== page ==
WW2 Anniversary

|   25 May 2010

Churchill’s lucky break

In May 1940 Churchill’s government got lucky.

Seventy years ago today, something quite extraordinary happened. Or rather, to be more precise, something quite extraordinary didn’t happen.

German tanks, which were in position to advance on the British Expeditionary Force which had retreated to the channel port of Dunkirk, did not move forward to crush the soldiers on the beaches. They weren’t ordered to attack until three days later, on 28 May 1940. As a result, Churchill and the rest of the British leadership were able to organise the evacuation of over 300,000 allied troops. It was, said Churchill, a ‘miracle of deliverance’. But if it was a ‘miracle’ then the person who should be thanked is Adolf Hitler.

At a meeting on 24 May 1940 attended by both Hitler and General Gerd von Rundstedt, the commander of Army Group A, the decision had been taken to stop the German advance. But why? What were the reasons behind this seemingly idiotic decision? Over the years many different theories have been proposed. Was Hitler trying to send a secret message to the British by allowing them to save their troops – one which emphasised his desire to seek peace with them? Were there technical problems with the Panzers? Was Hitler simply not thinking straight, drunk on the euphoria of Germany’s swift victory in France?

Well, in his interview with me for this website, Professor Sir Ian Kershaw, who has made a special study of the meeting on the 24th, was crystal clear about why he believes the decision was taken. And moreover, he reveals that the idea of halting the German army in front of Dunkirk wasn’t even Hitler’s at all: ‘What Hitler was doing there on the 24th May 1940, that crucial day, was actually agreeing to the suggestion put forward by the commander of the German forces in the west, General von Rundstedt, who then wanted to preserve the tanks for what they saw as a greater need, which was to destroy the French troops by moving south against them. And Goering had promised Hitler that the British troops would be bombed to bits from the air anyway.’

Goering, of course, let Hitler down – as he was to do more or less consistently throughout the war. The Luftwaffe didn’t destroy the British troops from the air – which is why the halt order was rescinded four days later on 28th May.

Which leaves this interesting question: what would have happened if the Germans had actually decided to move forward on the 24th and annhilate the Allied troops sheltering in Dunkirk and on the beaches nearby? Some historians have suggested that this might have led to the fall of the Churchill government and peace with the Nazis. But I disagree. I think all of the new work on the military capabilities of the Germans – most notably Professor Adam Tooze’s brilliant analysis in ‘Wages of Destruction’ – demonstrates that a cross channel invasion of Britain was simply impossible for the Germans to mount in 1940. Even if all the British forces had been killed or captured at Dunkirk, even if  (and this is to contradict one of the most enduring myths in British history) the RAF had lost the subsequent Battle of Britain, the fact is that the Germans could not have invaded. They simply did not have the naval capability to transport the required numbers of troops across the channel safely.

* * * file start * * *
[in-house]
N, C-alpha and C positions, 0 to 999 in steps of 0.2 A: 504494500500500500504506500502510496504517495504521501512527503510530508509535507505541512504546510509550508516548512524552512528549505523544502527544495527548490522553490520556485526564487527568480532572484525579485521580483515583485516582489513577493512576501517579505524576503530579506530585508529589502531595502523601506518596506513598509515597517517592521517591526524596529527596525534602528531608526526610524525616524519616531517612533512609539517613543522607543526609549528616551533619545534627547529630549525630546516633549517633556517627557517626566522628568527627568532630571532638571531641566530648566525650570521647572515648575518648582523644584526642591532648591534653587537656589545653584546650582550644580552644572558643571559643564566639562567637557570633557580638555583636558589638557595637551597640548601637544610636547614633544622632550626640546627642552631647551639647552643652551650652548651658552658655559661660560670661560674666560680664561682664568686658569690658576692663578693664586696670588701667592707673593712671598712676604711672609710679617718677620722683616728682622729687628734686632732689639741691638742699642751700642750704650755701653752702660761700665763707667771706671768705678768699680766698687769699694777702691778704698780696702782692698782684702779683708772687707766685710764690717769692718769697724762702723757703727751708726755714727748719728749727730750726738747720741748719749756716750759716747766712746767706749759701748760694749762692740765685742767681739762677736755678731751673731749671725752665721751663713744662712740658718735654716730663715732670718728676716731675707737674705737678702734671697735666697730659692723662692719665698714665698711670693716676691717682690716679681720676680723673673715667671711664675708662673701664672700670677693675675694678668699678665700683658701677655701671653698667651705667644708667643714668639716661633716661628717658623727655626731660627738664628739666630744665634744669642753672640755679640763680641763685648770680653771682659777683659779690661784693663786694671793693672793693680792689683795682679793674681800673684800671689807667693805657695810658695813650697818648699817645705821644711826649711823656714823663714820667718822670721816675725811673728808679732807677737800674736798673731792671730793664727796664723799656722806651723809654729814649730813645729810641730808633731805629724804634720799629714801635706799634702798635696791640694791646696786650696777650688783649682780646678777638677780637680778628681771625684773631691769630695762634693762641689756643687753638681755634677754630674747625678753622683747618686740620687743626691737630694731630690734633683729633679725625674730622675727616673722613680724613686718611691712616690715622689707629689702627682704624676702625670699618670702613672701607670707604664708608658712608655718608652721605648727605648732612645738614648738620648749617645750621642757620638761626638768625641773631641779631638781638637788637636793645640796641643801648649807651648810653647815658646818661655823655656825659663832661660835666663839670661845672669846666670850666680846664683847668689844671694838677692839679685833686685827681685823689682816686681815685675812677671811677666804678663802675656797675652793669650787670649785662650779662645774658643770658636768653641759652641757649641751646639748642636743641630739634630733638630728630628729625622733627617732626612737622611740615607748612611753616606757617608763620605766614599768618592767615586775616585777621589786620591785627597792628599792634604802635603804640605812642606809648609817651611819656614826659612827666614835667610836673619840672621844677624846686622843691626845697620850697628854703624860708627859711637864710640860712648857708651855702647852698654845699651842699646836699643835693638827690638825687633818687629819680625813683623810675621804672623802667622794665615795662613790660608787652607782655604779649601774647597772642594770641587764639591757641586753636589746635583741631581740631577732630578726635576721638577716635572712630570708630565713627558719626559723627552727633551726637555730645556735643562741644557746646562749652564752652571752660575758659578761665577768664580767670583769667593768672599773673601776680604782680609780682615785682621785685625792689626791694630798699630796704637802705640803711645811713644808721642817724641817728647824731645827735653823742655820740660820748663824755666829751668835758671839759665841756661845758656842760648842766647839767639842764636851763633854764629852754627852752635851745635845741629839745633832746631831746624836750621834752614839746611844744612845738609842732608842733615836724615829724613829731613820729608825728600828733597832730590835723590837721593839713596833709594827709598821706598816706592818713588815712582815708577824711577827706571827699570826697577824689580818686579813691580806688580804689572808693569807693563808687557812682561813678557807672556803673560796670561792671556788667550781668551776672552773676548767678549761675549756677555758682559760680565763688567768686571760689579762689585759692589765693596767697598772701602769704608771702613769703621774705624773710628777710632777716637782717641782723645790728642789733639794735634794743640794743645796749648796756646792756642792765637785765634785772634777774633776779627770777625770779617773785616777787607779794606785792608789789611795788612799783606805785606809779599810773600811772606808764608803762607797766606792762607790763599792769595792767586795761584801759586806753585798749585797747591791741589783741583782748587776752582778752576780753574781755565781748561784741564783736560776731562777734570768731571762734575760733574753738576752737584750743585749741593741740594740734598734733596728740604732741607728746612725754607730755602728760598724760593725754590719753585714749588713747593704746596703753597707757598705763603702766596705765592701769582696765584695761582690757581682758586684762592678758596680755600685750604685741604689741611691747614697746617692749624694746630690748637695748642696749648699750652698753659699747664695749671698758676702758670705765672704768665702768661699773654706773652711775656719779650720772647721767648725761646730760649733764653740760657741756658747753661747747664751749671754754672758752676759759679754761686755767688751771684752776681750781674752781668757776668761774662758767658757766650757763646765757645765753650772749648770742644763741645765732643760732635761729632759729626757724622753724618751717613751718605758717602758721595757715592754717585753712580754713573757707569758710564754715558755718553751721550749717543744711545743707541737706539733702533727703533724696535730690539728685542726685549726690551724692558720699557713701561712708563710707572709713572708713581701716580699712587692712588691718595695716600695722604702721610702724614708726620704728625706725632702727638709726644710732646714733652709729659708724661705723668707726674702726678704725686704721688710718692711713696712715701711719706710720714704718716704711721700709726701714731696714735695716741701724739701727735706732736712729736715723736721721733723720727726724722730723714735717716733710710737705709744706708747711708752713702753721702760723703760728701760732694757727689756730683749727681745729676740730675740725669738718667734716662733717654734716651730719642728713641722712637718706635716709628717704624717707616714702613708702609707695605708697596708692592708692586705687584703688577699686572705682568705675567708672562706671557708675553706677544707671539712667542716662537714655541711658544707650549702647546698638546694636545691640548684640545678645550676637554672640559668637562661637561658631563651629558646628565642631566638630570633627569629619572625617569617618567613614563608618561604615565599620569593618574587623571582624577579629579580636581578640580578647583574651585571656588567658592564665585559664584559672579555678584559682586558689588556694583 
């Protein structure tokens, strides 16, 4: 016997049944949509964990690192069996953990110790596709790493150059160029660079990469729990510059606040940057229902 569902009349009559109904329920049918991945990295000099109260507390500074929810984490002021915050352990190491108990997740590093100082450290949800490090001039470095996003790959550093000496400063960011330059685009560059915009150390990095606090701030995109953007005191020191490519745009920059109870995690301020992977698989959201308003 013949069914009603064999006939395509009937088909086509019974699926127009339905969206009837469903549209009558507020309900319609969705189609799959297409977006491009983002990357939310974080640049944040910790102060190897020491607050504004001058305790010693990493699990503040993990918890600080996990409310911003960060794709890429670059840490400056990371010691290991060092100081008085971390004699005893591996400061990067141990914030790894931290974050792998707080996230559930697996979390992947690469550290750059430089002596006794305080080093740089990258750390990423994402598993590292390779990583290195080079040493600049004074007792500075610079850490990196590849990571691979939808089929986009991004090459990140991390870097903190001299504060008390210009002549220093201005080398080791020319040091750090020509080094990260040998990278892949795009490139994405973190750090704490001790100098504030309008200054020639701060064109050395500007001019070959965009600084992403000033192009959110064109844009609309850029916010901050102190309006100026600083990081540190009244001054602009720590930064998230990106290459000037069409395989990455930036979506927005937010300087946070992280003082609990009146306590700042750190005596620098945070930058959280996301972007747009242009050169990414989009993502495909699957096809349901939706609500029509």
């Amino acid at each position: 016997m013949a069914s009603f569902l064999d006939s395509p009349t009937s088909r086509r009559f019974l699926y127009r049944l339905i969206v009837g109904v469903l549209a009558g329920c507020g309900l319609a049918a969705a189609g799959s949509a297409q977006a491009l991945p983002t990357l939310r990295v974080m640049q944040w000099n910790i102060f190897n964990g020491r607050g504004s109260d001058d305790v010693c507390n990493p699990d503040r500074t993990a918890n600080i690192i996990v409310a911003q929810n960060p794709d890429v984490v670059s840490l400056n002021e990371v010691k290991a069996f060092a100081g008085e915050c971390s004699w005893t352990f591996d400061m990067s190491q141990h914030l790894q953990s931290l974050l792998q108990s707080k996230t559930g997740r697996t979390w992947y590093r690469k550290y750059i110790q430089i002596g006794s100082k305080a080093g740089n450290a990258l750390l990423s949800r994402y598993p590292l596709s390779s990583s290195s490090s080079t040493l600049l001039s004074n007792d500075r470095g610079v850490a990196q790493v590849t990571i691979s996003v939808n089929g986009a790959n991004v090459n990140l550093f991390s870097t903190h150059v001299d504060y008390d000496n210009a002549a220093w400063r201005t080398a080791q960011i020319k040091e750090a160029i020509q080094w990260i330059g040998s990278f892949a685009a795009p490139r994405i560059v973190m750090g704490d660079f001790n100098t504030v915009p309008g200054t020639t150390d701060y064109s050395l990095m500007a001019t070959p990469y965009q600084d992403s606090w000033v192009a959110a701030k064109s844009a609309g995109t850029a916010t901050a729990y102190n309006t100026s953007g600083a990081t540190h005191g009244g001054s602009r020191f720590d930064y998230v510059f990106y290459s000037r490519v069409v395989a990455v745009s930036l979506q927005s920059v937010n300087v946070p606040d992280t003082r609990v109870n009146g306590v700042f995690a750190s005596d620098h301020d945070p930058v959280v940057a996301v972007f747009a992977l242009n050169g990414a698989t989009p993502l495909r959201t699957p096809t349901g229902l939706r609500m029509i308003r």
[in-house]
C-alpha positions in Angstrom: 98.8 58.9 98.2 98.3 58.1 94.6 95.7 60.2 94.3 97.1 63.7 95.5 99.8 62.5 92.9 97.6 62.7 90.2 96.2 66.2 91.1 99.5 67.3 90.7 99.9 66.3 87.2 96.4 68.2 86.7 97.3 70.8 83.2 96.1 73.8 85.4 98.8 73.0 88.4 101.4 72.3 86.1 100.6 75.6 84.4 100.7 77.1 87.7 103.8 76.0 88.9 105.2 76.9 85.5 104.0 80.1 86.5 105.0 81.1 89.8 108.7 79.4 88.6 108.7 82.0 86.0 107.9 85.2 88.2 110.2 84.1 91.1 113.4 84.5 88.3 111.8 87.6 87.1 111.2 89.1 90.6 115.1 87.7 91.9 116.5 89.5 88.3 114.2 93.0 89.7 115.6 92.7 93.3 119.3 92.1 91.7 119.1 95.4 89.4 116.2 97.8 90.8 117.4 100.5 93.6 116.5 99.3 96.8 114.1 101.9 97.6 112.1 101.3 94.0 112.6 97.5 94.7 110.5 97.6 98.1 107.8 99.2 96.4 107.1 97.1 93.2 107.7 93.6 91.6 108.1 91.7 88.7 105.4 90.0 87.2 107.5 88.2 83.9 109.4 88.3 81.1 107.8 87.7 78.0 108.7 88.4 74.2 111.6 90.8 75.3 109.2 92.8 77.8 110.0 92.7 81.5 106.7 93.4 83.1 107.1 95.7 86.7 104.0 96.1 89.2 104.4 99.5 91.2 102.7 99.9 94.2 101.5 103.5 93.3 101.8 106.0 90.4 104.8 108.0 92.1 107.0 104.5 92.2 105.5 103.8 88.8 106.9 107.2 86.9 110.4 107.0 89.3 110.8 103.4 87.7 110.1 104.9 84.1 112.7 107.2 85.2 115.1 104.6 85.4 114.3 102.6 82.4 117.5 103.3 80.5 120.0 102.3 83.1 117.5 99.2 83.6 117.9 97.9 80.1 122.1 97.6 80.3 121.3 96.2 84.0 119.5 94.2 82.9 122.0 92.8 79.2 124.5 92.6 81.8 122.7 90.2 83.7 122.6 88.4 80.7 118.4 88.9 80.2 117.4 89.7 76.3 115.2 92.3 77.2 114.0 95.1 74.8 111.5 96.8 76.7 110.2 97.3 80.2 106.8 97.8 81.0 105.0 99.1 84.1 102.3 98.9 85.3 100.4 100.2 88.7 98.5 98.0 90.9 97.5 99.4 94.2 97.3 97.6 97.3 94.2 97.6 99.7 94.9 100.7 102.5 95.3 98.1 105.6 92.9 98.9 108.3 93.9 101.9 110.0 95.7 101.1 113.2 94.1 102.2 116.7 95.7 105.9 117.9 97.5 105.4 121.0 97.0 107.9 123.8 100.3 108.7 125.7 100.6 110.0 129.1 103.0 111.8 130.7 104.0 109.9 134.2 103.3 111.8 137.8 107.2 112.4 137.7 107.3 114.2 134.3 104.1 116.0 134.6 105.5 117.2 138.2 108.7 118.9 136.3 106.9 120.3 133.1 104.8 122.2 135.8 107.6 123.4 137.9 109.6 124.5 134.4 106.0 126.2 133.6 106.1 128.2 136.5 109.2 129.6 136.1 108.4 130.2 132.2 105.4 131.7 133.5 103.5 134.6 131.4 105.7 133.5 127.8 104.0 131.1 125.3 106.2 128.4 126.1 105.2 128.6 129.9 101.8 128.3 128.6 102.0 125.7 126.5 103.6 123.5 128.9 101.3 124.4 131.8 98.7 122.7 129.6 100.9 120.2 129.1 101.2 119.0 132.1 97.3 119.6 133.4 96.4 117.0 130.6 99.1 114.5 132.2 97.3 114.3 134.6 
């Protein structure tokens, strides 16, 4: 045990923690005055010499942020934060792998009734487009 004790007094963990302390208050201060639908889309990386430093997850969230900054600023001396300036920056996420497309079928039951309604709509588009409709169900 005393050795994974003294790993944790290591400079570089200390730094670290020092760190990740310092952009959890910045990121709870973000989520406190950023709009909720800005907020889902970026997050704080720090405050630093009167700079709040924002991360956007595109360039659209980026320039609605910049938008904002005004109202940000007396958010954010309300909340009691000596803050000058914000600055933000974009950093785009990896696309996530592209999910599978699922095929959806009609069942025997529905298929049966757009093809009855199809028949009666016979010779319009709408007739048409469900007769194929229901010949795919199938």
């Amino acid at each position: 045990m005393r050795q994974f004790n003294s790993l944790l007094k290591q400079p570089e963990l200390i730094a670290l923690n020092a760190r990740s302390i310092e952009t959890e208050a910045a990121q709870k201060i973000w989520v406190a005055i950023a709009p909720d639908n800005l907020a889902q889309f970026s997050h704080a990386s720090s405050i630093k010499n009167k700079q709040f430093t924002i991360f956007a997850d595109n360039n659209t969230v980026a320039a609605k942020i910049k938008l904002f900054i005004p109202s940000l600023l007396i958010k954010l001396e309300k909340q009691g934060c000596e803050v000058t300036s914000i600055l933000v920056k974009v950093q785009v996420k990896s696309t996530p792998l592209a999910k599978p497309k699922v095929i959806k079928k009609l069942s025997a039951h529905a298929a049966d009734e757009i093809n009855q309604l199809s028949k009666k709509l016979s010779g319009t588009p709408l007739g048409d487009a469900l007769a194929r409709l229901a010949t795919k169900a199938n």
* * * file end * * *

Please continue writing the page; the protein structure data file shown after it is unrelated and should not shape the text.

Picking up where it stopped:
Notwithstanding all of this, the ‘miracle’ of Dunkirk was, of course, hugely beneficial to the British. 300,000 troops had survived and this was – amongst other things – a propaganda triumph. It gave a lustre to Churchill’s government – which was little more than two weeks old – and confirmed the impression that Churchill himself was a ‘lucky’ leader. And the ability to be ‘lucky’ as Napoleon once said, is pretty much the most important quality of all.

2 Responses to “Churchill’s lucky break”

  1. johnand says:

    In war as in anything else luck plays a part. It doesn’t mean that we should think less of Churchill because Hitler screwed up. Did the Germans have the capability to conquer Russia – no, but it didn’t stop them trying. Does all this make Hitler ‘unlucky’?

  2. davidknows says:

    I just think we should stop thinking about what was lucky and what wasn’t and instead thank god for the bravery of those men and women who took out the boats to save our soldiers. So what if we left the equipment behind, we saved the lives of thousands of boys, many of them just lads of 19 or 20.